James Edward Pendergast was born on November 22, 1877 in West Dedham (now Westwood), before moving to Norwood at a young age. His father Patrick J. Pendergast was an ironworker in a local foundry. His mother Margaret Cormick Pendergast died in 1891 when he was 14. Patrick raised James and his brother Richard in a house on Railroad Ave close to the foundry.

As a young man, James worked as a grocery clerk at Pendergast and Callahan Grocers, 69 Railroad Avenue. His uncle Edward B. Pendergast ran the store with Daniel E. Callahan. The family owned a large amount of the land on both sides of Railroad Ave between present-day K Street and Cleveland Street, including Clark Swamp.

69 Railroad Ave- Location of Pendergast and Callahan Grocers

Daniel Callahan left to form the Norwood Furniture Company at 720 Washington st sometime before 1924. Edward Pendergast and his sons Raymond and Cyril built a new grocery store across the street at 72 Railroad Ave and renamed the business E.B. Pendergast Grocers.

James married Nora G Dalton from Walpole in 1901 and by 1904 he was working as an auditor for the town of Norwood. The family moved to 30 Pleasant Street in 1906, shortly after the birth of their 3rd child (they would have a total of 8).

He was very active in social organizations in Norwood, serving several terms as financial secretary for the Norwood division of the Ancient Order of Hibernians. He was also a member of the Norwood Council, Knights of Columbus, St. Catherine’s Holy Name Society and served as the president of the Norwood Total Abstinence Union.

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The selectmen of Norwood unanimously elected James E. Pendergast as the first town bookkeeper and town accountant in January 1911. The salary was $650 a year. The average annual income in 1911 was $520. A pound of butter at that time cost 34 cents, and a half gallon of milk was 17 cents. You could get a pound of round steak for 18 cents, and if potatoes was your preferred side dish, you could add a pound of those for 22 cents. James’ salary would have certainly been sufficient to raise his growing family.

His new duties included all the powers of town auditors; examining all bills and orders before they were paid by the treasurer; reporting when any liabilities appeared to exceed the appropriation; receiving estimates for the ensuing year; compiling statements of appropriations and expenditures; publishing in the town report an account of the finances and attending to the town bookkeeping. His initial appointment was for a three-year term. A year into his second term, the new town charter combined the two roles of bookkeeper and accountant into the new position of Town Clerk.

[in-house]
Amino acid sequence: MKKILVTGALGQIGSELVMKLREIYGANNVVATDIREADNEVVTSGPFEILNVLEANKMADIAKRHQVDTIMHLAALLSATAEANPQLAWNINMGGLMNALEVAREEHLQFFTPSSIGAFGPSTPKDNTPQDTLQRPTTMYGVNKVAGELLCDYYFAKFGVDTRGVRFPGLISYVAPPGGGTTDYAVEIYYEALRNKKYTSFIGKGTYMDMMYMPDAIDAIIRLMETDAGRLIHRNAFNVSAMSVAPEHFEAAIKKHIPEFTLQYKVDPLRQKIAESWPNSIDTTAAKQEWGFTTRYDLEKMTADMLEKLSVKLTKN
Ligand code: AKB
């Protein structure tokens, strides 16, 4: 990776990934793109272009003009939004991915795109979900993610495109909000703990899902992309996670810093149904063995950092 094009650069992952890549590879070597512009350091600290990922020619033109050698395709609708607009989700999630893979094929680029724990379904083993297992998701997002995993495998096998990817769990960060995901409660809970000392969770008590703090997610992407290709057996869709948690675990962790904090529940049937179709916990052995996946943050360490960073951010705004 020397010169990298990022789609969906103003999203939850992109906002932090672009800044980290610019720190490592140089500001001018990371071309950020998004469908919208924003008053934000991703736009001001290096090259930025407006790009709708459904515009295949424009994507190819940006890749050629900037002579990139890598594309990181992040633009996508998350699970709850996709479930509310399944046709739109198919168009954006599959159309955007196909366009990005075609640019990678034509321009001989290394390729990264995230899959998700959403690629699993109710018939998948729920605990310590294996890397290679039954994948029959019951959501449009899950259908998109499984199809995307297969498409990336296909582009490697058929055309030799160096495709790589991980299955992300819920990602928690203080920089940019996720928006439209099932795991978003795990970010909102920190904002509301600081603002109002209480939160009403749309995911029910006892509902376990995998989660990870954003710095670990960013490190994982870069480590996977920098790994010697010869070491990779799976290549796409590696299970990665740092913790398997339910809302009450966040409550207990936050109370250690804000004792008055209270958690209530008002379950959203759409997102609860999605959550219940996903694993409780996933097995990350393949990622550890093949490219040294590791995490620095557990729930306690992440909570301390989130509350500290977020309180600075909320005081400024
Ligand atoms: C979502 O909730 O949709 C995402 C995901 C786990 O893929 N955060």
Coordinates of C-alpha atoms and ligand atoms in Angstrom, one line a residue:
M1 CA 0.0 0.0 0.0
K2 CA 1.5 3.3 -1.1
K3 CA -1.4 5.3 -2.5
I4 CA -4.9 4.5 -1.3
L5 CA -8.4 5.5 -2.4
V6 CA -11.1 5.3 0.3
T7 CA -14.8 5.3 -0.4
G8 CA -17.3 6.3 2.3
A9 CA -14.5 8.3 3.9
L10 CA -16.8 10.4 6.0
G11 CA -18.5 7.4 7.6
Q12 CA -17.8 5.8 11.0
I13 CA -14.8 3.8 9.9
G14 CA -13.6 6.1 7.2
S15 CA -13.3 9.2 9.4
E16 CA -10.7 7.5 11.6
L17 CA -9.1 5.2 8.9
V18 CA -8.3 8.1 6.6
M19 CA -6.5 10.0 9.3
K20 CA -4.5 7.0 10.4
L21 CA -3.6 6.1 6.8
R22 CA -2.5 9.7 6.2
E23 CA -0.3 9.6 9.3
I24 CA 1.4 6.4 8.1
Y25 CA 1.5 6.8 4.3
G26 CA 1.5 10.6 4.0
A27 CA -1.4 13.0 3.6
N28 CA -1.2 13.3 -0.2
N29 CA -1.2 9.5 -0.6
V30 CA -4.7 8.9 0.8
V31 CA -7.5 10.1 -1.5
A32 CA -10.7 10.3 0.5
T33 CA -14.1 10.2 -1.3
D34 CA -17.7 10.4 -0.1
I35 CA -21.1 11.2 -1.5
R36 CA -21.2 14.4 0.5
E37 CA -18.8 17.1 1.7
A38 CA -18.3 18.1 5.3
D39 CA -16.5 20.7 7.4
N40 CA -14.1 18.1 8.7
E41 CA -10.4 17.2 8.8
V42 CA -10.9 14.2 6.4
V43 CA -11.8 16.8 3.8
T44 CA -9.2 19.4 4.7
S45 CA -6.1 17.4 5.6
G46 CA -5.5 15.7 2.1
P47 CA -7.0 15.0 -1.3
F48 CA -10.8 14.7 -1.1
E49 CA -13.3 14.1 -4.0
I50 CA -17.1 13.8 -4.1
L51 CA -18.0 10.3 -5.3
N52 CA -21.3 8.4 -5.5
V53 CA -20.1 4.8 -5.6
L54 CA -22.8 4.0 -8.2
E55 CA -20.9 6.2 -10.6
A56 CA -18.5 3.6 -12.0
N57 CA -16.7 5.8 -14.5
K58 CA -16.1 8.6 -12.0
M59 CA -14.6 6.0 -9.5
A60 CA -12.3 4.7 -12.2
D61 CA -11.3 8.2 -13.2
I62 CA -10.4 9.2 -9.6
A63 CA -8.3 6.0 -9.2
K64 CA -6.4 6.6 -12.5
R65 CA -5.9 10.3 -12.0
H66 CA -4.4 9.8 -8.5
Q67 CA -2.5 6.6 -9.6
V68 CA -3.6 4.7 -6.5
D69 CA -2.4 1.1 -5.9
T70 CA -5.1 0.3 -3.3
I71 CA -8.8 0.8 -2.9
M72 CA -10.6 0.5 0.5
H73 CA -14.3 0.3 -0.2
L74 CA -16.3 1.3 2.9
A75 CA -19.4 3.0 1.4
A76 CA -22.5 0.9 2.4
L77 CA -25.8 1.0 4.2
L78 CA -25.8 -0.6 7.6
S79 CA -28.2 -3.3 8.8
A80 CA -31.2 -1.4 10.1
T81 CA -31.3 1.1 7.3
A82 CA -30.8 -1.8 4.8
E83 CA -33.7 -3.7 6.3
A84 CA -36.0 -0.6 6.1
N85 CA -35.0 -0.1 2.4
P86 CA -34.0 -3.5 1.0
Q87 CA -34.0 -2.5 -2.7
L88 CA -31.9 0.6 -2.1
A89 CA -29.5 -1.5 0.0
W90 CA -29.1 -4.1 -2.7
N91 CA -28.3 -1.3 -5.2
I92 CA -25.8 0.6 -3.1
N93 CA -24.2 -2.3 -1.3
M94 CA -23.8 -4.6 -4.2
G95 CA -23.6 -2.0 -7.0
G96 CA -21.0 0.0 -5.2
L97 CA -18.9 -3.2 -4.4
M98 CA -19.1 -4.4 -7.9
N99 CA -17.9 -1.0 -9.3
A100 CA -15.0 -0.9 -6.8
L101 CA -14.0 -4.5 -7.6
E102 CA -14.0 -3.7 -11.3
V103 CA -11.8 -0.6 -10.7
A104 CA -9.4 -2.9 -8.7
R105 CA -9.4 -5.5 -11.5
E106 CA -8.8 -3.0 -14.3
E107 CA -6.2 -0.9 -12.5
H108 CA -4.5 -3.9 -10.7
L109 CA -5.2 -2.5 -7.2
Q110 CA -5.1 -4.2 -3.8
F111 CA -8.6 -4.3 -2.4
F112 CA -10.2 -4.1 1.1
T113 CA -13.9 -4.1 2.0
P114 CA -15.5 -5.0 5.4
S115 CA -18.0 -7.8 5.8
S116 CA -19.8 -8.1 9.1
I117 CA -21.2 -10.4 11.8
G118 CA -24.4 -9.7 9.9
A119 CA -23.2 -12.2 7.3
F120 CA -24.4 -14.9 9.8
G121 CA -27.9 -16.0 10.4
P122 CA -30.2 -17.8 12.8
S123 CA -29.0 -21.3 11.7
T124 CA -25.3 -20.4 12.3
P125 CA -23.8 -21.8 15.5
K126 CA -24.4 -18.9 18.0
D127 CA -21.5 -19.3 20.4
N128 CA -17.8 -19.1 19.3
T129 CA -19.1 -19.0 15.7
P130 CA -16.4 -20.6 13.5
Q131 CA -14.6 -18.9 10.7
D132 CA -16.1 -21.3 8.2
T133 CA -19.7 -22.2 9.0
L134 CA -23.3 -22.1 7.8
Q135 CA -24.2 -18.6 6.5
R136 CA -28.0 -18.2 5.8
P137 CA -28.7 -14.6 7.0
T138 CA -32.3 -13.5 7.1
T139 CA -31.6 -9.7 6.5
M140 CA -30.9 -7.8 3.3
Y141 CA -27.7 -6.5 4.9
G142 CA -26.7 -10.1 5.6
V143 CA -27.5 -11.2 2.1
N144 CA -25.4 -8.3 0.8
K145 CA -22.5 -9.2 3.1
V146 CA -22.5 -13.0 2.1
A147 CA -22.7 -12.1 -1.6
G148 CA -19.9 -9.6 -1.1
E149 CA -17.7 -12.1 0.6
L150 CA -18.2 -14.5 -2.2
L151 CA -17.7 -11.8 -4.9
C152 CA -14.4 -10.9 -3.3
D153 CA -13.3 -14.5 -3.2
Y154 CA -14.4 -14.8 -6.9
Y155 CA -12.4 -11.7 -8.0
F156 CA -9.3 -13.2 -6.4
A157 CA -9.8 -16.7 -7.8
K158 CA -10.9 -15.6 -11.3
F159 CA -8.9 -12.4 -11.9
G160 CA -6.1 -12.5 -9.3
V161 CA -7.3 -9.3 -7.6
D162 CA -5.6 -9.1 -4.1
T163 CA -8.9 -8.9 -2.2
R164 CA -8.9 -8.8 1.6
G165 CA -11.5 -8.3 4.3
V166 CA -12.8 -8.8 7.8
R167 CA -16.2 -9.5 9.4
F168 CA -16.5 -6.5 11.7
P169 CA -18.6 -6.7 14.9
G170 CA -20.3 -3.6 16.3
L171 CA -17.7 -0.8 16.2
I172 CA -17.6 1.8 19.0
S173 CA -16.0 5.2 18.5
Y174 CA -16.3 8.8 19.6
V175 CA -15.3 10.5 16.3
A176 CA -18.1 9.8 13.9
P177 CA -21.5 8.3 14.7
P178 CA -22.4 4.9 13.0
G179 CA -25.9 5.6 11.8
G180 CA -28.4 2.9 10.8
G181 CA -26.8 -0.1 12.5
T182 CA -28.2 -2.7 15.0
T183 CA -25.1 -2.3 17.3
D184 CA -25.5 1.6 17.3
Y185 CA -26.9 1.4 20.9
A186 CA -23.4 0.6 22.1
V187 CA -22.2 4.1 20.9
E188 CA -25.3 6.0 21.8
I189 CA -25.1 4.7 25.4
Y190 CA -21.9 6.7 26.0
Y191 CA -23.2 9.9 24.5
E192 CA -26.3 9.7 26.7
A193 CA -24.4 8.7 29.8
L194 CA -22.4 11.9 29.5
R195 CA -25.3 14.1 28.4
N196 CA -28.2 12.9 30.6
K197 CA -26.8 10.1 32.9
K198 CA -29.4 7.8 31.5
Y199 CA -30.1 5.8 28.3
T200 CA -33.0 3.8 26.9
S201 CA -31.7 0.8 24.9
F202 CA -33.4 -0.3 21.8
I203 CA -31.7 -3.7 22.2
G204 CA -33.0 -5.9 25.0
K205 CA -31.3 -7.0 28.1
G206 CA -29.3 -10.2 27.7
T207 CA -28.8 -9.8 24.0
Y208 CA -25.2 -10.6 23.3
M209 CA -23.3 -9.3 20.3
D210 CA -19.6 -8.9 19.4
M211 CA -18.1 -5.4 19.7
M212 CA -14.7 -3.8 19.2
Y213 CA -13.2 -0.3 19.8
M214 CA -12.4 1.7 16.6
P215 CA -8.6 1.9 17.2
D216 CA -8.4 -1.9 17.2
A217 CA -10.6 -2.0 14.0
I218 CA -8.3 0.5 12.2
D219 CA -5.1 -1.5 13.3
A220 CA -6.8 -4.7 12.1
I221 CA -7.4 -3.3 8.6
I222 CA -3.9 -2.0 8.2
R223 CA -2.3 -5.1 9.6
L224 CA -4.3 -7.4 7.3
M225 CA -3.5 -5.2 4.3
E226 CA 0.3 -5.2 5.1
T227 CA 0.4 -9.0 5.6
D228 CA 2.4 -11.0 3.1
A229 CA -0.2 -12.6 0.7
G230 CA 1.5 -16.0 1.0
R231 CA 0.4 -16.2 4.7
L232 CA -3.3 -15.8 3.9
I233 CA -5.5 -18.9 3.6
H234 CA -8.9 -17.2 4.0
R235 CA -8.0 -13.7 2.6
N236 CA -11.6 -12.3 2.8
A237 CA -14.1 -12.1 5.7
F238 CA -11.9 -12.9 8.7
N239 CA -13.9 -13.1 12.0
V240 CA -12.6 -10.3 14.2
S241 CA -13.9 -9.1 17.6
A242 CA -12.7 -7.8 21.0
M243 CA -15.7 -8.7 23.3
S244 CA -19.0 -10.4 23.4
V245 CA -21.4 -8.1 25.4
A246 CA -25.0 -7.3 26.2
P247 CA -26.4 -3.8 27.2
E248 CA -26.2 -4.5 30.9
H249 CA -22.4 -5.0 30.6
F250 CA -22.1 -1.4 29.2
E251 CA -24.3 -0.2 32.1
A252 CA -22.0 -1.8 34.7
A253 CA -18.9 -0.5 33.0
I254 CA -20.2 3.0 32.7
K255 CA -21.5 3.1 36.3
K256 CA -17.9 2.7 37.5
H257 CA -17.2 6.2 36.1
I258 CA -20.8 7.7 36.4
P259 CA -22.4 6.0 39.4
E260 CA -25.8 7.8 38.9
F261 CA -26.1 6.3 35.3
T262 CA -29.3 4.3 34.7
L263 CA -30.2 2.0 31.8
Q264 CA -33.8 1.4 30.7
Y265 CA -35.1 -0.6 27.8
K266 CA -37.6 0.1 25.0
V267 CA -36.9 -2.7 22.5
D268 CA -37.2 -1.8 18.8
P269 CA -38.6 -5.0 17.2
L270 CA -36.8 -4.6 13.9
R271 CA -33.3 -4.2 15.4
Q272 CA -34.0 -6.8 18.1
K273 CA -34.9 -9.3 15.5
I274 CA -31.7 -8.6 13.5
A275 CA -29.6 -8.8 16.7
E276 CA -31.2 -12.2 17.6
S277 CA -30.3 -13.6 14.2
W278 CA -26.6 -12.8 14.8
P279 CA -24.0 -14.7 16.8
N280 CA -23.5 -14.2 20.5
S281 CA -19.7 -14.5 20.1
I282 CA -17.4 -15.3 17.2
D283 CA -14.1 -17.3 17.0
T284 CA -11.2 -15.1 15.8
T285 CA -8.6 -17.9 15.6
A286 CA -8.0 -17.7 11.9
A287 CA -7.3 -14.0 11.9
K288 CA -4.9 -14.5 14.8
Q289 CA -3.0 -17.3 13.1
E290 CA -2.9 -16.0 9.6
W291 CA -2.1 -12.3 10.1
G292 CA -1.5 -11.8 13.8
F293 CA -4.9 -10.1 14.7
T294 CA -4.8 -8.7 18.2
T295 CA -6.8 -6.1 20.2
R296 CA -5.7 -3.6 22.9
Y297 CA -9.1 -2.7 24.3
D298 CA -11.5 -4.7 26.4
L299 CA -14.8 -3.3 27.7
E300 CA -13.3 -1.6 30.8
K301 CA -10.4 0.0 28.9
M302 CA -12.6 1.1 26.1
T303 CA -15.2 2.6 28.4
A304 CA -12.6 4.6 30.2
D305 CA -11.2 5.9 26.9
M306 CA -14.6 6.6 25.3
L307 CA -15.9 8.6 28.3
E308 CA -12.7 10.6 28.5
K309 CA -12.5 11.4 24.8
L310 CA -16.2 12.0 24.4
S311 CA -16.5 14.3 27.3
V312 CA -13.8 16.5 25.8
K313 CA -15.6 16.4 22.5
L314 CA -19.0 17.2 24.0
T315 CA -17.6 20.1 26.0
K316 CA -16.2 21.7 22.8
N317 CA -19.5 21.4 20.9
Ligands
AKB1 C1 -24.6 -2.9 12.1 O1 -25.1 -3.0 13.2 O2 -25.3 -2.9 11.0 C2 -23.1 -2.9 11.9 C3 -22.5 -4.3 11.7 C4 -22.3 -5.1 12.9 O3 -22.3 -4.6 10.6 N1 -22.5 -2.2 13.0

During his years as Town Clerk, he managed the first recall election in Massachusetts history in 1938. In August of that year, three Norwood selectmen sought to remove Town Manager William C. Kendrick. Outraged by this decision, Clement Riley, former member of the town Board of Health, Robert Riemer, Winter st., and John F. Foley, Myrtle st, filed a recall petition with Mr Pendergast to have a special town election to vote on recall of the three Selectmen. Several prominent citizens of Norwood were “drafted” to run in the special election. All three selectmen lost the recall election in October and were replaced, and Town Manager Kendrick retained the role of Town Manager.

Mr. Pendergast served 25 years total in his various roles for the Town of Norwood, retiring in January 1940 due to health reasons. He died at his Pleasant Street home on November 16, 1940.

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On June 20, 1960, the Massachusetts Legislature enacted Chap. 0488. “An Act Designating The Rotary Circle Located At The Junction Of The State Highway Known As Route 1 And Nahatan Street In The Town Of Norwood As The James E. Pendergast Circle.”

A plaque was placed on a boulder in 1968 at the traffic island on the West side of Nahatan st where it meets the rotary at Route 1.